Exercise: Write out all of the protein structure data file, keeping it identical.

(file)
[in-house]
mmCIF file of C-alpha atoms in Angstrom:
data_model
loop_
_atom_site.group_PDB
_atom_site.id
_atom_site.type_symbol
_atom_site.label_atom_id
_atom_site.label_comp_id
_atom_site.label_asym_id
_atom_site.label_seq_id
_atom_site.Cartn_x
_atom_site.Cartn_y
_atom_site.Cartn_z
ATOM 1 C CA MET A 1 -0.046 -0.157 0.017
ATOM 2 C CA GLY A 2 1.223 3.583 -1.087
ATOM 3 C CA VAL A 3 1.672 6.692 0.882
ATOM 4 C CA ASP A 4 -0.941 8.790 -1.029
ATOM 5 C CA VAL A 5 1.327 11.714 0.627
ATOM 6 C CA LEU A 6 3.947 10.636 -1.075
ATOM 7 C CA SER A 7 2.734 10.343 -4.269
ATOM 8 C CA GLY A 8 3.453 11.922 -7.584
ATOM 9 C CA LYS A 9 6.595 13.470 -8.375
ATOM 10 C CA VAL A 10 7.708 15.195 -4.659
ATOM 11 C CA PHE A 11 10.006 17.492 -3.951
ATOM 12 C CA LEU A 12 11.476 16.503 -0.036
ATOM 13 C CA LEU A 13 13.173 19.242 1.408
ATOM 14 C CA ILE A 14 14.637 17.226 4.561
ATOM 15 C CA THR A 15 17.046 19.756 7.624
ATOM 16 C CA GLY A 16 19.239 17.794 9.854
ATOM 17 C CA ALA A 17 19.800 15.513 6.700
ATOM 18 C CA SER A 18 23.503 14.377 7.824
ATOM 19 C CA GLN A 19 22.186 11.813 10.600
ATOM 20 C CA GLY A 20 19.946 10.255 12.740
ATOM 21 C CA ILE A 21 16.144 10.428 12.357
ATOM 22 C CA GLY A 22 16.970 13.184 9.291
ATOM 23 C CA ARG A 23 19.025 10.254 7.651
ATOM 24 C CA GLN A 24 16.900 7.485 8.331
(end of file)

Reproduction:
[in-house]
mmCIF file of C-alpha atoms in Angstrom:
data_model
loop_
_atom_site.group_PDB
_atom_site.id
_atom_site.type_symbol
_atom_site.label_atom_id
_atom_site.label_comp_id
_atom_site.label_asym_id
_atom_site.label_seq_id
_atom_site.Cartn_x
_atom_site.Cartn_y
_atom_site.Cartn_z
ATOM 1 C CA MET A 1 -0.046 -0.157 0.017
ATOM 2 C CA GLY A 2 1.223 3.583 -1.087
ATOM 3 C CA VAL A 3 1.672 6.692 0.882
ATOM 4 C CA ASP A 4 -0.941 8.790 -1.029
ATOM 5 C CA VAL A 5 1.327 11.714 0.627
ATOM 6 C CA LEU A 6 3.947 10.636 -1.075
ATOM 7 C CA SER A 7 2.734 10.343 -4.269
ATOM 8 C CA GLY A 8 3.453 11.922 -7.584
ATOM 9 C CA LYS A 9 6.595 13.470 -8.375
ATOM 10 C CA VAL A 10 7.708 15.195 -4.659
ATOM 11 C CA PHE A 11 10.006 17.492 -3.951
ATOM 12 C CA LEU A 12 11.476 16.503 -0.036
ATOM 13 C CA LEU A 13 13.173 19.242 1.408
ATOM 14 C CA ILE A 14 14.637 17.226 4.561
ATOM 15 C CA THR A 15 17.046 19.756 7.624
ATOM 16 C CA GLY A 16 19.239 17.794 9.854
ATOM 17 C CA ALA A 17 19.800 15.513 6.700
ATOM 18 C CA SER A 18 23.503 14.377 7.824
ATOM 19 C CA GLN A 19 22.186 11.813 10.600
ATOM 20 C CA GLY A 20 19.946 10.255 12.740
ATOM 21 C CA ILE A 21 16.144 10.428 12.357
ATOM 22 C CA GLY A 22 16.970 13.184 9.291
ATOM 23 C CA ARG A 23 19.025 10.254 7.651
ATOM 24 C CA GLN A 24 16.900 7.485 8.331